Who could argue? And yet, people do, of course, when it comes to Haiti.
In both Fountain and Farmer, Jean Bertrand Aristide peeks out at the reader. The former President has returned to his country at last, years after the 2004 American-aided coup, and lives with his family in Port Au Prince, funding and running UNIFA, a medical school for Haitian doctors and nurses.
Farmer understands the ordinary Haitians’ love for Aristide. He has described how the people prepared for the President’s first inauguration in The Uses of Haiti, p. 162:
…Haiti bustled with people sweeping, shoveling, scraping, painting. Neighborhood associations entered into friendly contests to see which area would be the most well-decorated. In Port-au-Prince, every square inch of road front was festooned in ribbons, flags, flowers, and palm branches. Plastic soft-drink bottles, which had previously littered the entire republic, were painted red and blue and hung across the streets like Chinese lanterns. Narrative murals, all of them political, covered the walls of the city. The ditches lining the major roads leading to the capital had become veritable works of art: cleaned of all debris, flattened and raked, they were then used as tableaux on which to write, with pastel-colored or white pebbles, a host of messages. Most were for Aristide—“Titid, We Love You,” “Aristide, the Country is Behind You,” “Titid, Liberate Haiti”—but others were directed at the macoutes. “The Rooster Pecks at the Guinea Flow,” was one popular phrase, usually accompanied by an image of Aristide’s mascot triumphing over that of Papa Doc.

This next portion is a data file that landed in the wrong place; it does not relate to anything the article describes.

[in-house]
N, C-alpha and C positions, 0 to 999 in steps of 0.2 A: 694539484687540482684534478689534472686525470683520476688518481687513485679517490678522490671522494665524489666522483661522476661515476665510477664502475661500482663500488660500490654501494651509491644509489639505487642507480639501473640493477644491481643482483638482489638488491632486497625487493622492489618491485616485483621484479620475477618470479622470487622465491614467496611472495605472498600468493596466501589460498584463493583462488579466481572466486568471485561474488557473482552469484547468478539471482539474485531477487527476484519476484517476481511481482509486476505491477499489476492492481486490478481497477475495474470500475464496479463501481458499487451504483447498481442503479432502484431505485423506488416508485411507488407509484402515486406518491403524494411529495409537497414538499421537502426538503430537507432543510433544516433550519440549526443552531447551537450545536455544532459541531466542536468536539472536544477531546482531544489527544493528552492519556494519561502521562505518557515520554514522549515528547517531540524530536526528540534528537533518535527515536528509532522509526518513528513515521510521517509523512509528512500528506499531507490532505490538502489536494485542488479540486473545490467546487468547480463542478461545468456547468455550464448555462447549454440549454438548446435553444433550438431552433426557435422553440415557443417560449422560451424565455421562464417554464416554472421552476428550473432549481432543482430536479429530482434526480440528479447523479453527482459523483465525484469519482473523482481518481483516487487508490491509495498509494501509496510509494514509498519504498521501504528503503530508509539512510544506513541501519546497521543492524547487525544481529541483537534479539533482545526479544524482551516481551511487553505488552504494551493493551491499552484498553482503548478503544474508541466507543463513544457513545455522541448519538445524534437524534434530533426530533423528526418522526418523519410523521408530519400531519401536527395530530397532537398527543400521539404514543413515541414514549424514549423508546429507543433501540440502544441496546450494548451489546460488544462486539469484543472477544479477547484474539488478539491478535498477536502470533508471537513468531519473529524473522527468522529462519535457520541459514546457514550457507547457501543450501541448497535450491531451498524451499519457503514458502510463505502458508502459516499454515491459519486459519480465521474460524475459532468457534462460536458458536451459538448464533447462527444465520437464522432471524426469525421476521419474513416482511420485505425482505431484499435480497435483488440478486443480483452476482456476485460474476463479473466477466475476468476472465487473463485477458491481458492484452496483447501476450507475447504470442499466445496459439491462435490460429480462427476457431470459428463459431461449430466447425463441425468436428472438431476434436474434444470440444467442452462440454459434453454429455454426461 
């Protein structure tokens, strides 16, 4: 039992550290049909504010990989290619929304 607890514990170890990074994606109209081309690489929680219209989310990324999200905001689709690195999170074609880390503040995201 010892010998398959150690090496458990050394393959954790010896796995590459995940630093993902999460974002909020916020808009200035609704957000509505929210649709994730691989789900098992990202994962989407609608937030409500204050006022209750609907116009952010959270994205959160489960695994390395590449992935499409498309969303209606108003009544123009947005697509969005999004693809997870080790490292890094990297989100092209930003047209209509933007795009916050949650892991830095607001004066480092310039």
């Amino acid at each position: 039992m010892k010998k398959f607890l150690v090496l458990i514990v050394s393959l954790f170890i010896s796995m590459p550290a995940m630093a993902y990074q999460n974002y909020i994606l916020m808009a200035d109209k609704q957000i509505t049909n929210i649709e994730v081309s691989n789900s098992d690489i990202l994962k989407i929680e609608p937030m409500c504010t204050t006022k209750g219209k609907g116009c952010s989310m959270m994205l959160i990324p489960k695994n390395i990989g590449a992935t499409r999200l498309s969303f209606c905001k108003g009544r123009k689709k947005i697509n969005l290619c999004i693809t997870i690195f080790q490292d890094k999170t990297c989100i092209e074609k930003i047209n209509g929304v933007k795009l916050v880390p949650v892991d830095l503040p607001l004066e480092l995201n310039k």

Furthermore, Farmer knows that the coups that deposed Aristide not once, but twice, are part of the nefarious history of American/French/Canadian outside interference in what should be Haitian internal affairs, including outright Yankee occupation from 1915 to 1934.
BUT even Farmer tiptoes around an essential current issue:
Fanmi Lavalas, the “once-revered name of President Aristide’s party,” (“Bouki and the Cocaine,” p. 128) is BARRED/FORBIDDEN/VERBOTEN from participating in Haitian elections! This would be like saying that the Democrats, or the Republicans, or both together, can’t participate in a U.S. election!! And an election has just been postponed indefinitely, in fact, after scads of people accompanied Aristide’s entourage through the streets when he was called into court. That outpouring, that flooding of the masses into the streets, is Lavalas, which means “Wave” in Haitian Kreyol.
So yes, read about Haiti. But also, when a chance comes along to add your name to something that says allow Lavalas to participate in the political life of the country, do it.
May the Haitian people–the ones on the ground– forge their own fate one day soon. The ones who have to sleep on the ground. The ones buried in the ground all too early. The ones who are ground under the heels of the Haitian elite and the neocolonialists. Those ones. The ones on the ground.by